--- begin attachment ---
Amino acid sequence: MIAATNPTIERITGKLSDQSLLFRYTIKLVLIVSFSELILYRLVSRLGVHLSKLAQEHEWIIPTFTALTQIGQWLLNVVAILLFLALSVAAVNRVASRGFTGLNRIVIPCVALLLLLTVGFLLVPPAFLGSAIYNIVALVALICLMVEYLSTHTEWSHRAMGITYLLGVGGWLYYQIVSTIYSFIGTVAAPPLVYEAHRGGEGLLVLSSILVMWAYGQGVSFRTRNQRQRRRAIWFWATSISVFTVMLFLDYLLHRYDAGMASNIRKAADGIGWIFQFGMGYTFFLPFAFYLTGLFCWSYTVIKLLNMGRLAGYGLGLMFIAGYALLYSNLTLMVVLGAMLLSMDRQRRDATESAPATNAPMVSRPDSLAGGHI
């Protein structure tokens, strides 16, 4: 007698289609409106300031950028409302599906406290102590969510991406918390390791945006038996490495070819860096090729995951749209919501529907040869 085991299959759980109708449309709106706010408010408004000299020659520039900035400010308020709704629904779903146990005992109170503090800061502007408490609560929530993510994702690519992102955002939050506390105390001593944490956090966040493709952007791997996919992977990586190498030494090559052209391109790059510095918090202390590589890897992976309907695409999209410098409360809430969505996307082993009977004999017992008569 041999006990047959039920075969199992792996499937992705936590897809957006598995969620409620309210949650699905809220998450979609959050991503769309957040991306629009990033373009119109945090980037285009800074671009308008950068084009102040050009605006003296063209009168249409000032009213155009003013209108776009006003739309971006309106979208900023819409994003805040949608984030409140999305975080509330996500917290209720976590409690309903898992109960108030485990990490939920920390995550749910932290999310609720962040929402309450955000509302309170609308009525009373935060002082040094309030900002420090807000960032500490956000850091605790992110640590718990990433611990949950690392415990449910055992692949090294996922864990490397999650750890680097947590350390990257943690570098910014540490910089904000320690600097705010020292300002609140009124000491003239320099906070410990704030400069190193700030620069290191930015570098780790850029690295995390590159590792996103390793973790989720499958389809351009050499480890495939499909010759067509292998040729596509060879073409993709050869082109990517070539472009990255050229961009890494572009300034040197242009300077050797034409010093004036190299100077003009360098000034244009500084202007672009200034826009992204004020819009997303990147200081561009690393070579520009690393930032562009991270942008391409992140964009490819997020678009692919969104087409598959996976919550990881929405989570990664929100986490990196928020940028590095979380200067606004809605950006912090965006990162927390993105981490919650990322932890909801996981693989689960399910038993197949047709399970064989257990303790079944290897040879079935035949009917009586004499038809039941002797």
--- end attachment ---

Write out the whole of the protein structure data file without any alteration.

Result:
Amino acid sequence: MIAATNPTIERITGKLSDQSLLFRYTIKLVLIVSFSELILYRLVSRLGVHLSKLAQEHEWIIPTFTALTQIGQWLLNVVAILLFLALSVAAVNRVASRGFTGLNRIVIPCVALLLLLTVGFLLVPPAFLGSAIYNIVALVALICLMVEYLSTHTEWSHRAMGITYLLGVGGWLYYQIVSTIYSFIGTVAAPPLVYEAHRGGEGLLVLSSILVMWAYGQGVSFRTRNQRQRRRAIWFWATSISVFTVMLFLDYLLHRYDAGMASNIRKAADGIGWIFQFGMGYTFFLPFAFYLTGLFCWSYTVIKLLNMGRLAGYGLGLMFIAGYALLYSNLTLMVVLGAMLLSMDRQRRDATESAPATNAPMVSRPDSLAGGHI
């Protein structure tokens, strides 16, 4: 007698289609409106300031950028409302599906406290102590969510991406918390390791945006038996490495070819860096090729995951749209919501529907040869 085991299959759980109708449309709106706010408010408004000299020659520039900035400010308020709704629904779903146990005992109170503090800061502007408490609560929530993510994702690519992102955002939050506390105390001593944490956090966040493709952007791997996919992977990586190498030494090559052209391109790059510095918090202390590589890897992976309907695409999209410098409360809430969505996307082993009977004999017992008569 041999006990047959039920075969199992792996499937992705936590897809957006598995969620409620309210949650699905809220998450979609959050991503769309957040991306629009990033373009119109945090980037285009800074671009308008950068084009102040050009605006003296063209009168249409000032009213155009003013209108776009006003739309971006309106979208900023819409994003805040949608984030409140999305975080509330996500917290209720976590409690309903898992109960108030485990990490939920920390995550749910932290999310609720962040929402309450955000509302309170609308009525009373935060002082040094309030900002420090807000960032500490956000850091605790992110640590718990990433611990949950690392415990449910055992692949090294996922864990490397999650750890680097947590350390990257943690570098910014540490910089904000320690600097705010020292300002609140009124000491003239320099906070410990704030400069190193700030620069290191930015570098780790850029690295995390590159590792996103390793973790989720499958389809351009050499480890495939499909010759067509292998040729596509060879073409993709050869082109990517070539472009990255050229961009890494572009300034040197242009300077050797034409010093004036190299100077003009360098000034244009500084202007672009200034826009992204004020819009997303990147200081561009690393070579520009690393930032562009991270942008391409992140964009490819997020678009692919969104087409598959996976919550990881929405989570990664929100986490990196928020940028590095979380200067606004809605950006912090965006990162927390993105981490919650990322932890909801996981693989689960399910038993197949047709399970064989257990303790079944290897040879079935035949009917009586004499038809039941002797």